The New Delhi International Arbitration Centre Bill, 2018 - Context
Very recently the New Delhi International Arbitration Centre Bill was passed by the Lok Sabha, to reconstruct and renovate, with the objective of making India the hub or fulcrum of arbitration.
What is Arbitration?
The term Arbitration refers to mediation, conciliation, negotiation, the act of settlement or bitterness or disagreement between two entities (parties) to an agreement by the third entity (party). This also means settling the disputation or argument without restoring to court actions.
This is a soft method to make the solution suitable for both the entities (parties) involved. The mediator i.e. the arbitrators may be called upon for their expertise in the particular subject matter.
The process of arbitration can be kept confidential, limited to only parties involved and invited, faster and very economical than court sessions. There is limited or very less ground for appeal.
Key Features of the New Delhi International Arbitration Centre Bill, 2018
New Delhi International Arbitration Centre (NDIAC)
The respective bill intends to provide the groundwork for the institution of NDIAC to carry out arbitration and mediation intercept proceedings. The Bill specifies the NDIAC as the establishment of national importance.
International Centre for Alternative Dispute Resolution (ICADR):
ICADR is a registered establishment to encourage the resolution of disagreement or dispute through the alternate conflict resolution method (in this case arbitration or conciliation). This bill mentions the transfer or handover of the existing ICADR to the central government.
According to the Arbitration Bill, the NDIAC will consist of seven members as such ...
- Chairperson (Judge of the Apex or a High Court), or a significant/influential person with subject matter expertise and considerable experience in the demeanour or administration of the arbitration.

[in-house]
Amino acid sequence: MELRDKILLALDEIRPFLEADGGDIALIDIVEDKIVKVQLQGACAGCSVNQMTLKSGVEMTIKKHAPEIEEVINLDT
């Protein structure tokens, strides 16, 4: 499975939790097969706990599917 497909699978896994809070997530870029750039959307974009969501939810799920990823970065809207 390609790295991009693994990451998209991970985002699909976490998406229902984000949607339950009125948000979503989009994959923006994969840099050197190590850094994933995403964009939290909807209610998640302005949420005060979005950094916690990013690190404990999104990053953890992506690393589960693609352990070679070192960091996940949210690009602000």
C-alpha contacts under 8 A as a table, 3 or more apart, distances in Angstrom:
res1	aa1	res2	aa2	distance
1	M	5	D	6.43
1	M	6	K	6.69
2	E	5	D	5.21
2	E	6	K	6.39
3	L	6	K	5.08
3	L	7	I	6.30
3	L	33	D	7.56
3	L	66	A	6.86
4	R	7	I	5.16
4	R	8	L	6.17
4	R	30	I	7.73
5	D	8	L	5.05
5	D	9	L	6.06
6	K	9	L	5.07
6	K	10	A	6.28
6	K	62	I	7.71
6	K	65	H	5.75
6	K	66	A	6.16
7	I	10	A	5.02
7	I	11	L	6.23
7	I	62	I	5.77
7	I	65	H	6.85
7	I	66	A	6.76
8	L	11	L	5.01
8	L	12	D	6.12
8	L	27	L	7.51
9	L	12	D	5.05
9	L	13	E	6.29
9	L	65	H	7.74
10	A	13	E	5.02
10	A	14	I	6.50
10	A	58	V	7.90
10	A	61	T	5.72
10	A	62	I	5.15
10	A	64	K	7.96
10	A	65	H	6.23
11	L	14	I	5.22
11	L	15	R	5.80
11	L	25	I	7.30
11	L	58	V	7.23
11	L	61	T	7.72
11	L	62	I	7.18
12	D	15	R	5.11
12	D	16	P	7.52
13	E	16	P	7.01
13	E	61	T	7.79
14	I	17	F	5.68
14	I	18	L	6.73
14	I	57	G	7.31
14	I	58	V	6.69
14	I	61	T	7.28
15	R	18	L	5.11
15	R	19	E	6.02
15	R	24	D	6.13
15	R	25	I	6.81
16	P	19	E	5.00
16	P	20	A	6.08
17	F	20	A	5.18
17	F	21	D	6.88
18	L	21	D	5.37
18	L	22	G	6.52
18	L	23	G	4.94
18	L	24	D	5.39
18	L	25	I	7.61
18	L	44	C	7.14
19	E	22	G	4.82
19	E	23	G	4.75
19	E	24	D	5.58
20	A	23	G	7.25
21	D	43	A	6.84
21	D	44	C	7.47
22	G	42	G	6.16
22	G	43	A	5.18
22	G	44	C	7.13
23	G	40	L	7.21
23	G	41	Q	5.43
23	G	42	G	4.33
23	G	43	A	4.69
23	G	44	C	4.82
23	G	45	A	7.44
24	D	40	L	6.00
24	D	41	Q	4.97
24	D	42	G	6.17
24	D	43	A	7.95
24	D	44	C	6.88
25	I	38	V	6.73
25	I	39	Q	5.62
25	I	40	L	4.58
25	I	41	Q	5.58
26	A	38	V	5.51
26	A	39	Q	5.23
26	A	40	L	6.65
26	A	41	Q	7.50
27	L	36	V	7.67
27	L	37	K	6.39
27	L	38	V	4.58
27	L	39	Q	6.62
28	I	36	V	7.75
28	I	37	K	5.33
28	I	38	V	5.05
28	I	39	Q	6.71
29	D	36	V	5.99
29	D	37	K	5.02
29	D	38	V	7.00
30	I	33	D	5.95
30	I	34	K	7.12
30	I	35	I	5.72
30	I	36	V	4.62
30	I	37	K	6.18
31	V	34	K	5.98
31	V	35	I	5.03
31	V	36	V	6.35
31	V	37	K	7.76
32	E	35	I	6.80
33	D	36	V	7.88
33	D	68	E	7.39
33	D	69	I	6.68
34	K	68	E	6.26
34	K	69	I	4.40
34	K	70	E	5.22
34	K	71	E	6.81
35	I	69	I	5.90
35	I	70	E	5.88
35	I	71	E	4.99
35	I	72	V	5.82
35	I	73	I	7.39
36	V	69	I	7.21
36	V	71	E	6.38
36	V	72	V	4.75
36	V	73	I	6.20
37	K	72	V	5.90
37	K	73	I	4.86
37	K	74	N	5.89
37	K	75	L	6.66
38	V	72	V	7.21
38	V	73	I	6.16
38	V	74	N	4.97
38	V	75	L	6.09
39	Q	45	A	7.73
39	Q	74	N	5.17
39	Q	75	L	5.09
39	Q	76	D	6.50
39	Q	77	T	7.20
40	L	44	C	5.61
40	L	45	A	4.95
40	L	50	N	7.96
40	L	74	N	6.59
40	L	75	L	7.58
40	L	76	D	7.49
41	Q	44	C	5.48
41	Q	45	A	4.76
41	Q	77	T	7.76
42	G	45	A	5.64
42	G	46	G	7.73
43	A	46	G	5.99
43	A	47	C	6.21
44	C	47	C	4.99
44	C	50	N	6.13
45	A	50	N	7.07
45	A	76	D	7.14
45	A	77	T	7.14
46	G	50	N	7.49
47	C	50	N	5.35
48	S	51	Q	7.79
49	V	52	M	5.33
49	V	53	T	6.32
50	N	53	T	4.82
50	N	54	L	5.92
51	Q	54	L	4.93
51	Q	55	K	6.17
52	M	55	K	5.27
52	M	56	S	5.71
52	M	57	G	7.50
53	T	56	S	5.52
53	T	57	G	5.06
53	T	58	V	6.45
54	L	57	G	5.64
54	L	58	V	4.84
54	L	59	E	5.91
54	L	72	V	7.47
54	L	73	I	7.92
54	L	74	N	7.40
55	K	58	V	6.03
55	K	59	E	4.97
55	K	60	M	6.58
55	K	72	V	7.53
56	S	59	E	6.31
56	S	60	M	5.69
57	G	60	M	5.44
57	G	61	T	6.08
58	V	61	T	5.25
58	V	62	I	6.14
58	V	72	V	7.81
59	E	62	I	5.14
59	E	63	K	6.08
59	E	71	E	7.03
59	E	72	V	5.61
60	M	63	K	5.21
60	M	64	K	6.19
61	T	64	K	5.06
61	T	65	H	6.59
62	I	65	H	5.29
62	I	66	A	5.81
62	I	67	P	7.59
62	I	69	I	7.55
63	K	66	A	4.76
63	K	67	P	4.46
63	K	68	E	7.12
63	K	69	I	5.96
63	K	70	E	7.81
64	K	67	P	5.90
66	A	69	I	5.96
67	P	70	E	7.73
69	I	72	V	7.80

- Two significant/influential individuals have valued comprehension and experience in arbitration.
- Three ex-officio (from the office) members, including a potential appointee from the Ministry of Finance and a Chief Executive Officer (for seamless and regular administration of the NDIAC).
- A Representative/Designee, from an acknowledged body of commerce and industry segment. This position is appointed or scheduled as a part-time member, on a rotational basis.
Term and Superannuation
- The team members (appointed seven members) of NDIAC will hold the office/designation initially for three years and be eligible or entitled for re-appointment. The top man of NDIAC, i.e. the chairperson’s retirement age is 70 (seventy only) years.
- The retirement age of the body members (remaining 6 body members) is 67 years, except Chairperson.
The objective of the NDIA
There are objectives attached to the NDIAC, they are as such ...
- Promoting required research, providing training and organization of conferences and seminars in alternative dispute resolution matters.
- Provide facilities and administrative assistance for the demeanour of arbitration, mediation and conciliation proceedings.
- Maintaining an appropriate panel or team of accredited professionals to conduct arbitration, mediation and conciliation proceedings.
Key Functions of the NDIAC
- Facilitating demeanour of arbitration and conciliation in a professional, timely and cost-effective manner.
- Encourage studies and education in the field of alternative dispute resolution.
Finance and Audit
- The NDIAC must maintain finance and funds, which is supposed to get credit for financial assistance and grants received from the central government, monetary charges collected in return for its activities and other sources. The audits for accounts of NDIAC will be under the CAG of India.
- The Bill specifies, the NDIAC requirement to institute the Chamber of Arbitration (permanent panel of arbitrators).
- Besides, the NDIAC may institute an Arbitration Academy to educate and train arbitrators and perform research in the context of finding new alternative conflict resolution. The independent committees may be appointed by the NDIAC to administer the NDIAC functions.
It is observed that a reliable and amenable (flexible) conflict resolution system is necessary for emerging economies and rapidly developing nations like India. The situations where a business needs speedy resolution, the lawsuit, legal action or prosecution is the least favoured method of dispute resolution. Unfortunately, the Indian Judicial System is ruined by a series of delays in hearings and conflicts, and disagreements are not solved in the expected time or reasonable time. This calls for an alternate method for conflict resolution, like mediation or intercept, thus the requirement for arbitration is required in particular.